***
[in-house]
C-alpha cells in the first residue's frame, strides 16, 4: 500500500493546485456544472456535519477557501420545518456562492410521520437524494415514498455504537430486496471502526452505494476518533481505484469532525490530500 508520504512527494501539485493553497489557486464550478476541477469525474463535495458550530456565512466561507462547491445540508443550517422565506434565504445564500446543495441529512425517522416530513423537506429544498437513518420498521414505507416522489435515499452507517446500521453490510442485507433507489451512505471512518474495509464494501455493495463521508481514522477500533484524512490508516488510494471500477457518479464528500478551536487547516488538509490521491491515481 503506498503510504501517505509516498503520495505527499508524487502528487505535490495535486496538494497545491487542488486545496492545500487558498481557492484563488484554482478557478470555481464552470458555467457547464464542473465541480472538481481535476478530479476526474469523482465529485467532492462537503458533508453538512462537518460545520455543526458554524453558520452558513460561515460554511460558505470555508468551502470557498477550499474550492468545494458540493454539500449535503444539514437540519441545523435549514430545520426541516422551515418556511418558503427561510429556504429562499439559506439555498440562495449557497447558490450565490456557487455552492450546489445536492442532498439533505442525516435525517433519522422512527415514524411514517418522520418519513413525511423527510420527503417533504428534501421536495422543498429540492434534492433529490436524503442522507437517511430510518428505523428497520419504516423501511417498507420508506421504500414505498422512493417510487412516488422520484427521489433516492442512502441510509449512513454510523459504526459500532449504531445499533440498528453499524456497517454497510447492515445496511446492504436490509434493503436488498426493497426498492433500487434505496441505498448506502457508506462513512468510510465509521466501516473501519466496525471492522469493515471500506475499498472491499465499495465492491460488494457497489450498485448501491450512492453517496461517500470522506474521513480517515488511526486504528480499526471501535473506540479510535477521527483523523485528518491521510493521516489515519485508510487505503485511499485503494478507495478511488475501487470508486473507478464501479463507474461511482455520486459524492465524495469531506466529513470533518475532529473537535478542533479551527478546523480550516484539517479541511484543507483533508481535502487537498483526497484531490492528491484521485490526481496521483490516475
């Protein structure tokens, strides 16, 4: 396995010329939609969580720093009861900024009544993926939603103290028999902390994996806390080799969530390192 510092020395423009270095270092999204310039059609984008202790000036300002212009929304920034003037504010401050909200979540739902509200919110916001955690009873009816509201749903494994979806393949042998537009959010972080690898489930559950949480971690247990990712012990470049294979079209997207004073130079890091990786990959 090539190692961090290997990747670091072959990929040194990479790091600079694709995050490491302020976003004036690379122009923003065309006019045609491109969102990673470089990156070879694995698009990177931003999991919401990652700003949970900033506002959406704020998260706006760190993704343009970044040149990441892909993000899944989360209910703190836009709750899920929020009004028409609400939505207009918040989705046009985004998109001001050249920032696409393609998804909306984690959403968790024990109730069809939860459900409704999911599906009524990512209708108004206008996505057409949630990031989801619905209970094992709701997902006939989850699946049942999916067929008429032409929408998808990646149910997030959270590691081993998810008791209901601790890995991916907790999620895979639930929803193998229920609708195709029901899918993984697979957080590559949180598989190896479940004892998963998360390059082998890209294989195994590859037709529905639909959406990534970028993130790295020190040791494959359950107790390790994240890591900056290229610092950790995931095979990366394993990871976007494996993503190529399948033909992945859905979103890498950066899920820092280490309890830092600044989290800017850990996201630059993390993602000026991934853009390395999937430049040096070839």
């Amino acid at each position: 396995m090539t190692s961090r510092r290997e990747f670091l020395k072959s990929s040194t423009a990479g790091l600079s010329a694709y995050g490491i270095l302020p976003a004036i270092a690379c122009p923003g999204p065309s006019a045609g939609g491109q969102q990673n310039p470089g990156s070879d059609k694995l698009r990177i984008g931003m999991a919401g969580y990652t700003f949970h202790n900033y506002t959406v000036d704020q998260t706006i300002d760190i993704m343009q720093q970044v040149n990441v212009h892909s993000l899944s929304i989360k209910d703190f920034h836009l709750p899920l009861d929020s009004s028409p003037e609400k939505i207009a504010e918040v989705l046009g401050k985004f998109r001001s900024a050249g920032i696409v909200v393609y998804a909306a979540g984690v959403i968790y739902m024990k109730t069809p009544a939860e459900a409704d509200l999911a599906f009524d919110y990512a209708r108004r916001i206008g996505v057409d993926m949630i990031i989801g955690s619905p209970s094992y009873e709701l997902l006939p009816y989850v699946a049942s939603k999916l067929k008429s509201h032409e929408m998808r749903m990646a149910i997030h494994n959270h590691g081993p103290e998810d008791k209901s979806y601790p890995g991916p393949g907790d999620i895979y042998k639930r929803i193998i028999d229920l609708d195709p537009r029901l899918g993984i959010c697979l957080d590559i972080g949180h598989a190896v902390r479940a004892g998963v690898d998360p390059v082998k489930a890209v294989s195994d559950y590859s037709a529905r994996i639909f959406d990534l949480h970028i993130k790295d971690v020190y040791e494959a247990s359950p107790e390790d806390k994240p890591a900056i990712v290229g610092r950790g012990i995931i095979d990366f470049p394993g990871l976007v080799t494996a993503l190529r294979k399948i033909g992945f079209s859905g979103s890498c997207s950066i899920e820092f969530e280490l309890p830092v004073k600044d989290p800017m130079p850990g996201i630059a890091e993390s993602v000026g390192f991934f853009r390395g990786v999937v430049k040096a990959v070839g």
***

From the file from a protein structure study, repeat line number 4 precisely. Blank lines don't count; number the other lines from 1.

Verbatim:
């Amino acid at each position: 396995m090539t190692s961090r510092r290997e990747f670091l020395k072959s990929s040194t423009a990479g790091l600079s010329a694709y995050g490491i270095l302020p976003a004036i270092a690379c122009p923003g999204p065309s006019a045609g939609g491109q969102q990673n310039p470089g990156s070879d059609k694995l698009r990177i984008g931003m999991a919401g969580y990652t700003f949970h202790n900033y506002t959406v000036d704020q998260t706006i300002d760190i993704m343009q720093q970044v040149n990441v212009h892909s993000l899944s929304i989360k209910d703190f920034h836009l709750p899920l009861d929020s009004s028409p003037e609400k939505i207009a504010e918040v989705l046009g401050k985004f998109r001001s900024a050249g920032i696409v909200v393609y998804a909306a979540g984690v959403i968790y739902m024990k109730t069809p009544a939860e459900a409704d509200l999911a599906f009524d919110y990512a209708r108004r916001i206008g996505v057409d993926m949630i990031i989801g955690s619905p209970s094992y009873e709701l997902l006939p009816y989850v699946a049942s939603k999916l067929k008429s509201h032409e929408m998808r749903m990646a149910i997030h494994n959270h590691g081993p103290e998810d008791k209901s979806y601790p890995g991916p393949g907790d999620i895979y042998k639930r929803i193998i028999d229920l609708d195709p537009r029901l899918g993984i959010c697979l957080d590559i972080g949180h598989a190896v902390r479940a004892g998963v690898d998360p390059v082998k489930a890209v294989s195994d559950y590859s037709a529905r994996i639909f959406d990534l949480h970028i993130k790295d971690v020190y040791e494959a247990s359950p107790e390790d806390k994240p890591a900056i990712v290229g610092r950790g012990i995931i095979d990366f470049p394993g990871l976007v080799t494996a993503l190529r294979k399948i033909g992945f079209s859905g979103s890498c997207s950066i899920e820092f969530e280490l309890p830092v004073k600044d989290p800017m130079p850990g996201i630059a890091e993390s993602v000026g390192f991934f853009r390395g990786v999937v430049k040096a990959v070839g």